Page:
Levant

Moving out, moving in: As the U.S. leaves Europe, Middle East and Asia, guess who’s taking its place

By Ezra Levant, QMI Agency

Thousands of demonstrators march in the western Ukrainian city of Lviv on December 2, 2013.  AFP PHOTO / YURIY DYACHYSHYN

Thousands of demonstrators march in the western Ukrainian city of Lviv on December 2, 2013. AFP PHOTO / YURIY DYACHYSHYN

Hundreds of thousands of Ukrainians are protesting a decision by their president, Viktor Yanukovych, to cancel a treaty that would give Ukraine closer ties to Europe.

It’s not that these protesters are fervent free traders. It’s that by cancelling agreements with Europe, Yanukovych is tilting Ukraine east — back towards Russia and former Soviet KGB agent Vladimir Putin, who has long eyed Ukraine as a key to rebuilding the Russian Empire.

Perhaps Yanukovych just doesn’t want to be given the full Soviet treatment. Back in 2004, when Ukraine’s leading politician, Viktor Yushchenko, wasn’t sufficiently obedient, he was poisoned, KGB-style, with dioxin. It didn’t kill him. But it made him very ill and turned his Hollywood good looks into a pock-marked old man. Apparently that’s what happens when you cross the Kremlin.

But Putin’s war against Ukraine isn’t just covert. It couldn’t be more overt.

Ukraine is in the difficult position of having to import vast amounts of natural gas from Russia — specifically from Russia’s state-controlled mega-company, Gazprom. Putin uses Gazprom as a strategic political weapon. Two times in recent years, when Ukraine didn’t do what Russia wanted it to do, the Kremlin simply ordered Gazprom to turn off the gas pipes — in the cold of winter.

That’s what this is about: Will Ukraine be part of the free west, or part of Putin’s rebuilt Greater Russia?

The west used to have an automatic answer to that. The founding mission of NATO was to keep Europe free — or, as its first secretary general, Lord Ismay said, to “keep the Americans in, the Germans down and the Russians out.” Well, the Russians are coming back in, precisely because the Americans are pulling out.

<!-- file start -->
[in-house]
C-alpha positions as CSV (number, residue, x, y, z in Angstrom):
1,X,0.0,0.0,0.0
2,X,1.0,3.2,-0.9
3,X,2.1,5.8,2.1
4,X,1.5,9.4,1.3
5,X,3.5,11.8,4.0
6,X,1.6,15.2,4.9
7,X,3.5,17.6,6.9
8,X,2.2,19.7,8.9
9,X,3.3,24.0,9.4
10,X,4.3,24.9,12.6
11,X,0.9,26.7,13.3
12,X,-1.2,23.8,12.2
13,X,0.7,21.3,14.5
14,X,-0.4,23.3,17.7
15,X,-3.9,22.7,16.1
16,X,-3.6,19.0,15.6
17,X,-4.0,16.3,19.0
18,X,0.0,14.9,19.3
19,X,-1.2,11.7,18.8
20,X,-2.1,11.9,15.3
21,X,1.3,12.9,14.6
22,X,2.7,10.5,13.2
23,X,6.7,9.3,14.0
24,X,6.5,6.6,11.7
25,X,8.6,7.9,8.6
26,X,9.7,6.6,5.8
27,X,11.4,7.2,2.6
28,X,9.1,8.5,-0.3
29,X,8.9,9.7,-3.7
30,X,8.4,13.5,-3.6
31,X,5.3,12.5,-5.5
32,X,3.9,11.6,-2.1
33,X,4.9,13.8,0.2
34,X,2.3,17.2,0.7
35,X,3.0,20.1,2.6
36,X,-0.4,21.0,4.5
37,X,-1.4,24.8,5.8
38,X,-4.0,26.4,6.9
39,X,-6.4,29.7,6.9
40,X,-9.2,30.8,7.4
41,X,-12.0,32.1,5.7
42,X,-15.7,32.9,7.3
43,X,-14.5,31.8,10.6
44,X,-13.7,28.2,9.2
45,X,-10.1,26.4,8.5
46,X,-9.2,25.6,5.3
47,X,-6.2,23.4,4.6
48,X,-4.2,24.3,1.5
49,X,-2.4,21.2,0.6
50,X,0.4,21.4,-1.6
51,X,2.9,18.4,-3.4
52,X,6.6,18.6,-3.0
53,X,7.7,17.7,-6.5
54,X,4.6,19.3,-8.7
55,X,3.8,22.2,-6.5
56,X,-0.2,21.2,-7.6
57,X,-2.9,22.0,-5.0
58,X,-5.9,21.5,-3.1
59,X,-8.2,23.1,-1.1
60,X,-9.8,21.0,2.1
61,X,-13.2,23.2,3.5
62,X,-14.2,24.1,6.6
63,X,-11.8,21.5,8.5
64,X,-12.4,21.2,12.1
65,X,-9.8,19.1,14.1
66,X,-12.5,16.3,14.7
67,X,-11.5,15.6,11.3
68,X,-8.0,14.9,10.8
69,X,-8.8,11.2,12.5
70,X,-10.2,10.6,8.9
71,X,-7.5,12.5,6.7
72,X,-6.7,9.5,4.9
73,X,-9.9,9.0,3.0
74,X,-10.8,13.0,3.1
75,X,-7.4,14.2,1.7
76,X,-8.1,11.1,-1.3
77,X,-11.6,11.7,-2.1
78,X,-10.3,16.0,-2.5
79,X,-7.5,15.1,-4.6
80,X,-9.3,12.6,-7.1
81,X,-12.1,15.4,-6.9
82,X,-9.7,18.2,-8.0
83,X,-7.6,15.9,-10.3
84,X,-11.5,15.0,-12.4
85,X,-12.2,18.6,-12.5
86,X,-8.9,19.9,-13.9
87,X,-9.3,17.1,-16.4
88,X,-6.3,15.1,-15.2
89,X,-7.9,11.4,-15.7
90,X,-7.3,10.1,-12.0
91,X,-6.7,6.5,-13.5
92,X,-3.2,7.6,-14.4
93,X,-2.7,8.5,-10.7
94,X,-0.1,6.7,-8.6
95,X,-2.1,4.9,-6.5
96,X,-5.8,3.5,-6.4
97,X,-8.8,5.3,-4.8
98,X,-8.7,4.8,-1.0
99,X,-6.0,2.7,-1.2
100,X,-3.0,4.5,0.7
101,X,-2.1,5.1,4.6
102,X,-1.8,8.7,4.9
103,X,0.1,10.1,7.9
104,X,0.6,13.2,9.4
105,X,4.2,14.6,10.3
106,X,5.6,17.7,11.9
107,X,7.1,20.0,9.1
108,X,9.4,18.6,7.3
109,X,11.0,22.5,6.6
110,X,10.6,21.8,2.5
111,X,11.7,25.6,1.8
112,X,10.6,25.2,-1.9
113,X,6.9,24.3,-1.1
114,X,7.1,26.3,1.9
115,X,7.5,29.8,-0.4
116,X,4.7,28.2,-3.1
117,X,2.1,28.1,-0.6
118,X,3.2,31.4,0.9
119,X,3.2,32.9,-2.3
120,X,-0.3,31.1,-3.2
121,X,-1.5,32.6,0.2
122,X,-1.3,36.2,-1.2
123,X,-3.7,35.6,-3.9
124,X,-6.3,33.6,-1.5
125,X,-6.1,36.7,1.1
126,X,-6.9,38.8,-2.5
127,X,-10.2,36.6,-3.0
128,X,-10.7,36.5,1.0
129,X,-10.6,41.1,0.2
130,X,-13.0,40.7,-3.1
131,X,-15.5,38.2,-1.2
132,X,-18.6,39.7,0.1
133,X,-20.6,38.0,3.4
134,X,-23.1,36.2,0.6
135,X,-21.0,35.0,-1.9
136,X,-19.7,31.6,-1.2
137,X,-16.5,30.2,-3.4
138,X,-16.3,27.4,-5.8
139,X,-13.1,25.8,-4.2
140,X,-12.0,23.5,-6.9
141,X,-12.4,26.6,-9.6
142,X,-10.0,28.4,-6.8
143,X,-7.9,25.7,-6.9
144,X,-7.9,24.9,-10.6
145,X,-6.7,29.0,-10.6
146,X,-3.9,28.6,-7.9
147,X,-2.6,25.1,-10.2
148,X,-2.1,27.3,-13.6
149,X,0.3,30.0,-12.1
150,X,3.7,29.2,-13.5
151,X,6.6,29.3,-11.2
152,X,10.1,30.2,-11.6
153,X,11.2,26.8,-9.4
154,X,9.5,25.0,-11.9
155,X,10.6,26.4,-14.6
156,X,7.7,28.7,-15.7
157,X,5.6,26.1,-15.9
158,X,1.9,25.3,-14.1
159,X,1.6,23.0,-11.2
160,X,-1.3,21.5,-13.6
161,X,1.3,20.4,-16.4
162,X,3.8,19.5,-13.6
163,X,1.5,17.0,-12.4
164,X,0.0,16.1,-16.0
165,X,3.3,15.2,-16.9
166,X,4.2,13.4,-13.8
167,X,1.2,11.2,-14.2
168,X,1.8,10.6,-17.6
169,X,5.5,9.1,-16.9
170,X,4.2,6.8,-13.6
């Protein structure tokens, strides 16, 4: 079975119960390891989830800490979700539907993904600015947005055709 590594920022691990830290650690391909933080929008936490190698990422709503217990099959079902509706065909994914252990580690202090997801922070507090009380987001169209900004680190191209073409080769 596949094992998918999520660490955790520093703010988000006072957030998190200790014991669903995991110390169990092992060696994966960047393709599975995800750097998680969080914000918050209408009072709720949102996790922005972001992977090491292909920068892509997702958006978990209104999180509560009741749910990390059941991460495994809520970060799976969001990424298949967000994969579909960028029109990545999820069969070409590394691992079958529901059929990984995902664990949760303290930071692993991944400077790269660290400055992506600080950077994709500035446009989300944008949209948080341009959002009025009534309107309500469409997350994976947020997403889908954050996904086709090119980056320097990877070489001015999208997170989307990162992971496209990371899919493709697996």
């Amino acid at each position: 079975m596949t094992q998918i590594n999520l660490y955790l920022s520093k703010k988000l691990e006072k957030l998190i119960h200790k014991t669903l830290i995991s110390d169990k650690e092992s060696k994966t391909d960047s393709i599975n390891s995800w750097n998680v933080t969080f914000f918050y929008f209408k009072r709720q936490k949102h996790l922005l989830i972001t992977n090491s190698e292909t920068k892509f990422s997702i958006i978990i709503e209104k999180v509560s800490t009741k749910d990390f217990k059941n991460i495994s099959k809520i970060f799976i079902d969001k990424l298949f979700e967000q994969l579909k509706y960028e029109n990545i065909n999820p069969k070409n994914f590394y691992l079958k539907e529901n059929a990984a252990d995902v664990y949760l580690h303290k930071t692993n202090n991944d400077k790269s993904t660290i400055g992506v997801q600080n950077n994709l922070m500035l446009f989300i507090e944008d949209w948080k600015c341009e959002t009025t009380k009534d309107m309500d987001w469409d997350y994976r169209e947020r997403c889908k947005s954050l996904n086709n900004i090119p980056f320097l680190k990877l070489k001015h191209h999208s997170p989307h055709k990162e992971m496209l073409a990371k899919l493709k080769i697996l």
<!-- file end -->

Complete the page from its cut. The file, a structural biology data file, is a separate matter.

Again and again, Barack Obama has told the world it is no longer American foreign policy to pursue U.S. interests abroad. It was at a NATO meeting where he announced he no longer believes America is exceptional — at least any more than any other country believes it’s exceptional.

So why should America put its national interest in Ukraine over Russia’s national interests? It’s not so much that Obama is anti-Ukraine. He’s just absent.

Nature abhors a vacuum, Aristotle wrote. And so does geopolitics. As America moves out — of Europe, of the Middle East, of Asia — others are jumping in. Russia, of course. China. Iran.

Before the 2012 election, Obama was having a bilateral meeting with Dmitry Medvedev, then Russia’s president, but actually Putin’s junior. The press were invited in for a photo-op and Obama forgot that his microphone was still on.

“On all these issues, but particularly missile defence, this can be solved, but it’s important for him to give me space,” Obama said. “This is my last election. After my election I have more flexibility.”

And he has kept his word.

Obama’s new flexibility — as in, Americans can’t fire him now — is evident around the world. Obama called off his attack on Syrian chemical weapons facilities, at the demand of Putin. Obama signed a one-sided appeasement deal with Iran another Syrian ally, to whom Putin is chief arms dealer. And Obama is happy to have Putin take back Ukraine.

Perhaps Poland will be next — Obama abruptly abandoned America’s ballistic missile defence bases that were planned there too.

This, even more than a broken health-care system, will be Obama’s legacy. A more dangerous world, a less free world, a world where America’s enemies no longer fear it, and America’s friends no longer trust it.

 



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